Micipsa was the eldest son of king Massinissa of the Massylian (eastern) Numidians. He and his brother Gulussa are first heard of as ambassadors to Carthage, asking for the return of about forty pro-Numidian politicians who had been exiled and were living at the Numidian court. The embassy was unsuccessful: after the men had reached Carthage, they were sent away. Gulussa was even attacked, which led to retaliations and, eventually, the outbreak of open war between Numidia and Carthage.note[Appian, Punic Wars 70.] This happened in 150 BCE. Because Rome had forbidden Carthage to wage war, it was the direct cause of the Third Punic War.
Shortly after this war had broken out in 149 BCE, king Massinissa died (Spring 148).note[Livy, Periochae 50.7.] The Roman officer Scipio Aemilianus was the executor of his will
To Micipsa, the oldest, a lover of peace, he assigned the city of Cirta and the royal palace there. Gulussa, a man of warlike parts and the next in age, he made the director of matters relating to peace and war. Mastanabal, the youngest, who was learned in the law, was appointed judge to decide causes between their subjects.note[Appian, Punic Wars 106.]
Together with Mastanabal, Micipsa supported the Romans during the war against Carthage. However, our main source, Appian of Alexandria, remarks that Micipsa and Mastanabal were not completely reliable:
the sons of Massinissa were always promising arms and money to the Romans, but always delaying and waiting to see what would happen.note[Appian, Punic Wars 111.]
In the end, Micipsa was loyal and he remained loyal to Rome when the war was over. After Scipio Aemilianus had destroyed Carthage (146), the Roman general Quintus Fabius Maximus Servilianus, who was fighting a war against the Lusitanians and their commander Viriatus, asked Micipsa to send him some war elephants, which duly happened. In 142 BCE, he received at least ten elephants and three hundred Numidian horsemen.note[Appian, Spanish Wars 67.] It is probable that by now, Micipsa's two co-rulers had already succumbed to an illness, leaving him only ruler.note[Sallust, Jugurtha 5.6.]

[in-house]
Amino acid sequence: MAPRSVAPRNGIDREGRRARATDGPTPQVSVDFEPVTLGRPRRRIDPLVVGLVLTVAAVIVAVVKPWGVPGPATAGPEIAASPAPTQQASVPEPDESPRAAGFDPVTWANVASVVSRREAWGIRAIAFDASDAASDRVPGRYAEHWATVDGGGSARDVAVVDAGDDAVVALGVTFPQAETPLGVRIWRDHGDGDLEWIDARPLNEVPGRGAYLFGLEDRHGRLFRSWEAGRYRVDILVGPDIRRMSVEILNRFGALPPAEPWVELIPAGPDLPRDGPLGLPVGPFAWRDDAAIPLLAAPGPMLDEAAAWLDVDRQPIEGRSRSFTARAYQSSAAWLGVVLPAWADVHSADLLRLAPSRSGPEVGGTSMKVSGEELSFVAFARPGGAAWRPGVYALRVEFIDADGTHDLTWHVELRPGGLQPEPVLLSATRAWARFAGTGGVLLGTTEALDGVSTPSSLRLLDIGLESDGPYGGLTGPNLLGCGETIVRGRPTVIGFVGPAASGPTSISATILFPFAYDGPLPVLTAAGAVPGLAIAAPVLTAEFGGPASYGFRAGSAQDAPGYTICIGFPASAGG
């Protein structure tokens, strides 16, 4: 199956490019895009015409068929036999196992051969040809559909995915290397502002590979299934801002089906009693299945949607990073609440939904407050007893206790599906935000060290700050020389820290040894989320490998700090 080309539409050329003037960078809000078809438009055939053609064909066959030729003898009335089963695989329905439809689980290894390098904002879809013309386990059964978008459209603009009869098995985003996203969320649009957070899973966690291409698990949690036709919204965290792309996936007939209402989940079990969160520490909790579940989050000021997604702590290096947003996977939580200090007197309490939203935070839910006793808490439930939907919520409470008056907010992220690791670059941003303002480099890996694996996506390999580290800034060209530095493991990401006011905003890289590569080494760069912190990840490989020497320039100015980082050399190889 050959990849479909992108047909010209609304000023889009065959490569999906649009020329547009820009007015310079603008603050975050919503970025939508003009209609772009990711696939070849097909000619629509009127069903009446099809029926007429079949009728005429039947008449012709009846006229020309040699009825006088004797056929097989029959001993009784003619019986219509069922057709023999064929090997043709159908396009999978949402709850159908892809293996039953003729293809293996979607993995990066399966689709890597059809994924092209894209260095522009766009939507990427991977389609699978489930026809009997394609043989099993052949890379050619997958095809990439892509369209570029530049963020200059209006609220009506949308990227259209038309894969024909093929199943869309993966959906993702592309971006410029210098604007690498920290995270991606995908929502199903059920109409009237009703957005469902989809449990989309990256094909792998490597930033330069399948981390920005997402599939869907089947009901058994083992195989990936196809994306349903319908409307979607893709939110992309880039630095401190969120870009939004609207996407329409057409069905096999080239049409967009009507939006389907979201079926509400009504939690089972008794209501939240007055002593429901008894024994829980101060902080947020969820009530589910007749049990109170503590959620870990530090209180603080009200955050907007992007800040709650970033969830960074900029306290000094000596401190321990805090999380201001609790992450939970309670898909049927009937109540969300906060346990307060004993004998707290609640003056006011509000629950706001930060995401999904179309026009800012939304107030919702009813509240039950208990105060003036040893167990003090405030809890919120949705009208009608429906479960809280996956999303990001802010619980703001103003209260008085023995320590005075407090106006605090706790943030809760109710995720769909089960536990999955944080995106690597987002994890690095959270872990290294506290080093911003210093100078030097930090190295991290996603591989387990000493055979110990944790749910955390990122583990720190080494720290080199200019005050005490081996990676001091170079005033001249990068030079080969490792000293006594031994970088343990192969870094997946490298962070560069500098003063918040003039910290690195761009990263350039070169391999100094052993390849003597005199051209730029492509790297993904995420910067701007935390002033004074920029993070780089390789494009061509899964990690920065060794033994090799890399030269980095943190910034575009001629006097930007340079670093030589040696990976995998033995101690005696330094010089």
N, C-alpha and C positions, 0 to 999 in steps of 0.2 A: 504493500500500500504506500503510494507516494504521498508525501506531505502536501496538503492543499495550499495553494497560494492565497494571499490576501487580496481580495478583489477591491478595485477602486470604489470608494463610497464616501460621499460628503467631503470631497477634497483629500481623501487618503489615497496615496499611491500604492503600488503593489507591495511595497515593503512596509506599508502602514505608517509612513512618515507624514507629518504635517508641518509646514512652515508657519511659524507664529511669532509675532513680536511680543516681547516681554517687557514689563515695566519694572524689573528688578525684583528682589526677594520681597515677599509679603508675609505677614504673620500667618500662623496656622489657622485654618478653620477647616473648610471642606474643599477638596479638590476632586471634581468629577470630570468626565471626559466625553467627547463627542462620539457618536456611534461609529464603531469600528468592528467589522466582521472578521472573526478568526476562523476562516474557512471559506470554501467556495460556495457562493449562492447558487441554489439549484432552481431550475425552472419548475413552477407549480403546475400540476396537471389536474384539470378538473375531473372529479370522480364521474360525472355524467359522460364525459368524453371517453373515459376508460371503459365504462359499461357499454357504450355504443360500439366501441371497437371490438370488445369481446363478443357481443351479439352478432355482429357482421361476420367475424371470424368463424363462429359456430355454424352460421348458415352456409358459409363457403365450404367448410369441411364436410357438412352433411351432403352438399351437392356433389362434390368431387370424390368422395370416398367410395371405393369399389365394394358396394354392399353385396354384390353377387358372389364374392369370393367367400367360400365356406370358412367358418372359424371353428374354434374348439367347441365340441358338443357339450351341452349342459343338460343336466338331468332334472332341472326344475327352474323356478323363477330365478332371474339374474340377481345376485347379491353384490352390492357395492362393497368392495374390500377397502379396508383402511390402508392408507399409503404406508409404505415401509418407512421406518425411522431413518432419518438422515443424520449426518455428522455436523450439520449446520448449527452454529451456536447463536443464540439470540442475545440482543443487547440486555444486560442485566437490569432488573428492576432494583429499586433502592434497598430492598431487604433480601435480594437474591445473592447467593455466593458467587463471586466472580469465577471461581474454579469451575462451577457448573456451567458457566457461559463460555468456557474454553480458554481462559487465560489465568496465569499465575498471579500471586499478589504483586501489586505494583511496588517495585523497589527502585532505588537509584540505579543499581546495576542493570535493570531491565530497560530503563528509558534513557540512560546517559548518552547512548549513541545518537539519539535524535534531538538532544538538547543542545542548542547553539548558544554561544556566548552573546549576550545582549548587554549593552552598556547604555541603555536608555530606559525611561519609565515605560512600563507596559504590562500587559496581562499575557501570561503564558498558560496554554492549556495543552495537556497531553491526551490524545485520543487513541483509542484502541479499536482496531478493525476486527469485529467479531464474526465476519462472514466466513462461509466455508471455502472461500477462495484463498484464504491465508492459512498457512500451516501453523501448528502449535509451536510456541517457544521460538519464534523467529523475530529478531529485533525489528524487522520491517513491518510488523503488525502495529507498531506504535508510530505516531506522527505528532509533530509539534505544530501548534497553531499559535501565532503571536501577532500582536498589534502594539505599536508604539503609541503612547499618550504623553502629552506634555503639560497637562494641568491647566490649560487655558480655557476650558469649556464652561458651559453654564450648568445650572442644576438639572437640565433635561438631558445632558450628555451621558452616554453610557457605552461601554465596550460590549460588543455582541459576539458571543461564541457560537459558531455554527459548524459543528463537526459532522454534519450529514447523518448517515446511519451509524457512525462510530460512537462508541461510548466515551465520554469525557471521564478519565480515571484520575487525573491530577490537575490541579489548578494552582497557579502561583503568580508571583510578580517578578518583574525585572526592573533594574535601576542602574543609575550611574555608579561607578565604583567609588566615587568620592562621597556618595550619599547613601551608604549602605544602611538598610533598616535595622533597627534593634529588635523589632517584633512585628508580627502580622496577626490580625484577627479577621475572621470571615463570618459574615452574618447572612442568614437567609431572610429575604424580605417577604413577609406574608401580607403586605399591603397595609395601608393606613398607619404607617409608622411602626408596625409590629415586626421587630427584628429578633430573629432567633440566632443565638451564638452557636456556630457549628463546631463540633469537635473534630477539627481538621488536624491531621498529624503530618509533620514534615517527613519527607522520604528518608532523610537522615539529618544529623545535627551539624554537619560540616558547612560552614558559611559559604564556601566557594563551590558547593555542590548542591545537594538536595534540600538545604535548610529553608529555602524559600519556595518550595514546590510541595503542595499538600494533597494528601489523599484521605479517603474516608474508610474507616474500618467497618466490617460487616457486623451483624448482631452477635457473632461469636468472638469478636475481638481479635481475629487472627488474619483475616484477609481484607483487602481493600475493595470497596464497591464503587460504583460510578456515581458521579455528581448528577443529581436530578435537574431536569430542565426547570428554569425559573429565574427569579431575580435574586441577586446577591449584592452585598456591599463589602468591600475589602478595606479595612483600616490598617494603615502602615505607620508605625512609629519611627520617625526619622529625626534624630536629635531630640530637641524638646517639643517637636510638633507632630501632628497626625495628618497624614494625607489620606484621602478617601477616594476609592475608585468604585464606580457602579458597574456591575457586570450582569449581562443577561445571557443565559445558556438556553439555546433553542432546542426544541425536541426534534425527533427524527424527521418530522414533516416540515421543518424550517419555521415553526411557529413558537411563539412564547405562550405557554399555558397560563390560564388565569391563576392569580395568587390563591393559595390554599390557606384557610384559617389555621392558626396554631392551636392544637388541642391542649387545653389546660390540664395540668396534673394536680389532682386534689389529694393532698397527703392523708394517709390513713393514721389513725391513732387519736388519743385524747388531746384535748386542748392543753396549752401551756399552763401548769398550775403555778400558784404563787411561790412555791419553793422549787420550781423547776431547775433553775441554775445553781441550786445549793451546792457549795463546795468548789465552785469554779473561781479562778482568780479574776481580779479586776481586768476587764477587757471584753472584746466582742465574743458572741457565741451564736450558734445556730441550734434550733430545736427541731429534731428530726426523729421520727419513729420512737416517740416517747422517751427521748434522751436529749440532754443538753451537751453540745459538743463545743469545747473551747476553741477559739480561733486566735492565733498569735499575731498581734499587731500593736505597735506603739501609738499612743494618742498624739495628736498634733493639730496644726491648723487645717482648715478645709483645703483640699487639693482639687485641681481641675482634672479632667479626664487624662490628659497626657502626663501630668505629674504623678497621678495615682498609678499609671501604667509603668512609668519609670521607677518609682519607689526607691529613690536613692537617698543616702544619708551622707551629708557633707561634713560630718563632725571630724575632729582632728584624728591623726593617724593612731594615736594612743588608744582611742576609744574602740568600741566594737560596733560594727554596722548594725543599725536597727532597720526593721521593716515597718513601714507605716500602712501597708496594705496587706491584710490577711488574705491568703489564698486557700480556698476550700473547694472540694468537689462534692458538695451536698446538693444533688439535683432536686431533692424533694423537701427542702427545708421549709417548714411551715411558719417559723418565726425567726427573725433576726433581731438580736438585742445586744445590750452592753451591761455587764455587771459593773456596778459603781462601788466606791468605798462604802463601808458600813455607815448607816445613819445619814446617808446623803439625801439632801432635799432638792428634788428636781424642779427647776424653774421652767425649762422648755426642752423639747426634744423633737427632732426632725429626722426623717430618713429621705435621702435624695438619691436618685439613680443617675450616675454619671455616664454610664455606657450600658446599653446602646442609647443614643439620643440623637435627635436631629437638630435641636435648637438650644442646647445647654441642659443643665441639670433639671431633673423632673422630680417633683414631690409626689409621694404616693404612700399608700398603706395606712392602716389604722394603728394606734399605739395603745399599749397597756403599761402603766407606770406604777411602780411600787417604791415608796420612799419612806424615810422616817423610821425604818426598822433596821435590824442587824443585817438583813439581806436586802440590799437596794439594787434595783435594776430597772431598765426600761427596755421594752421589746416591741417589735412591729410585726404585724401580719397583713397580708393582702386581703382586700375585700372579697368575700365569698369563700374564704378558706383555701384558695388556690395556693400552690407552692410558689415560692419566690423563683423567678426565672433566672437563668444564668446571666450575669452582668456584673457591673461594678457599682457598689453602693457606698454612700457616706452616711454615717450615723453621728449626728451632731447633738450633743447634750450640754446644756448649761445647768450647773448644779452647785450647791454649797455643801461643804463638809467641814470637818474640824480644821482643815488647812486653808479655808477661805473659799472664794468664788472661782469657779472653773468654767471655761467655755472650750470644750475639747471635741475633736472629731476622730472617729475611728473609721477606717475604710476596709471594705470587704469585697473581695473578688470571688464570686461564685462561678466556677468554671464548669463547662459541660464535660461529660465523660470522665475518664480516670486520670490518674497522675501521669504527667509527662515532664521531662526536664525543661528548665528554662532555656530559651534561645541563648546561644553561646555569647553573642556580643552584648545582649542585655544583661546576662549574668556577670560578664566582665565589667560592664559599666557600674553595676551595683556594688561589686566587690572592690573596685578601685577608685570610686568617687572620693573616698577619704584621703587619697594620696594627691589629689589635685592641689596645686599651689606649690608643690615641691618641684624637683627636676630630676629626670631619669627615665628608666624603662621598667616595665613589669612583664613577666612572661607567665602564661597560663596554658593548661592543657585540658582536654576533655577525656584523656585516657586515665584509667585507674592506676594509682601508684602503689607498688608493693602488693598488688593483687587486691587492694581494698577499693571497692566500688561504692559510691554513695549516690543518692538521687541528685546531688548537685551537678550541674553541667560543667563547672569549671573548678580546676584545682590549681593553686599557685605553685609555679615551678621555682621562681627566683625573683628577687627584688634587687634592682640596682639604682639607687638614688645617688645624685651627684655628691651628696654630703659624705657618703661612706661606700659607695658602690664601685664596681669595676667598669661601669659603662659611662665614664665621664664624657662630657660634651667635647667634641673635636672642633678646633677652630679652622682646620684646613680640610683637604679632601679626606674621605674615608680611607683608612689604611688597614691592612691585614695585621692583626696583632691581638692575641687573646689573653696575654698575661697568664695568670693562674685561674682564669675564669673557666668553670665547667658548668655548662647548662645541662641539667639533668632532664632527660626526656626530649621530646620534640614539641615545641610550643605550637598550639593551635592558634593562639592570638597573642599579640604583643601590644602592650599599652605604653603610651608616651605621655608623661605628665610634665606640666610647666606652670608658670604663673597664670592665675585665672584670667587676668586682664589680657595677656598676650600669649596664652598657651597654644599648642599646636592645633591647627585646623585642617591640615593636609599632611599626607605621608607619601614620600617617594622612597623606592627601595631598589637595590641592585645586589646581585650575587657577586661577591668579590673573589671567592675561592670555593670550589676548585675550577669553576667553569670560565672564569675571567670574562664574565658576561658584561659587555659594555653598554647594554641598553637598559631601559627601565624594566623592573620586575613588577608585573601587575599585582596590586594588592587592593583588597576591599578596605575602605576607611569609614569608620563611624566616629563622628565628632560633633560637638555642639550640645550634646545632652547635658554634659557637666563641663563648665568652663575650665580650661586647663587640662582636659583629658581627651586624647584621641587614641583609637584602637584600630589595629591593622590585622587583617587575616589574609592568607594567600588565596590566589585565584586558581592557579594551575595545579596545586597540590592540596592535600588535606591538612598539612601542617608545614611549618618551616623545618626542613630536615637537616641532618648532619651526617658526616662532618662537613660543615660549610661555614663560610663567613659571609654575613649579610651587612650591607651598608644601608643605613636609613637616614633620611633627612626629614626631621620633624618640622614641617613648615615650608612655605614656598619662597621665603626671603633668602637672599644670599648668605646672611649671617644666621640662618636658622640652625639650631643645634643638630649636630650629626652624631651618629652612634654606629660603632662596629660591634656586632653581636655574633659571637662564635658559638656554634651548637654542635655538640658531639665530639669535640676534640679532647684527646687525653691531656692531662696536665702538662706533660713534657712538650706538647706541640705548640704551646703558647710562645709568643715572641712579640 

Micipsa tried to increase the amount of cultivated land on the Hautes Plaines. Cirta became a real Hellenistic city:
Micipsa not only settled a colony of Greeks in it, but also made it so great that it could send forth ten thousand cavalry and twice as many infantry.note[Strabo, Geography 17.3.13.]
The presence of Italian settlers can be deduced from funerary steles from Hofra, immediately south of Cirta. A plague in 125 BCE, which was still remembered in the fifth century CE, took away many people in northern Africa, however.note[Livy, Periochae 60.4; Orosius, History against the Pagans 5.15.2; Obsequens, Omens 90.] It may have reached Numidia.
In 134, Micipsa sent his relative Jugurtha, a son of Mastanabal, to Spain, where Scipio Aemilianus was besieging Numantia. The Roman historian Sallust suggests that Micipsa did not trust his cousin and was hoping the young man would get killed.note[Sallust, Jugurtha 7.2.]
Instead, the young prince won great praisenote[Sallust, Jugurtha 9.1-2.] and was adopted by Micipsa (c.121 BCE).note[Sallust, Jugurtha 5.7.] In 118, Micipsa died, apparently suffering from dementia.note[Sallust, Jugurtha 11.5.] He was probably buried in the tomb at Soumaa d'el-Khroub, just south of Cirta, although an inscription mentions his statue in a funerary context in Iol Caesarea (modern Cherchell).
Jugurtha succeeded his uncle, together with Micipsa's sons Hiempsal and Adherbal;note[Livy, Periochae 62.2.] Both men were killed and Jugurtha became sole ruler in 112.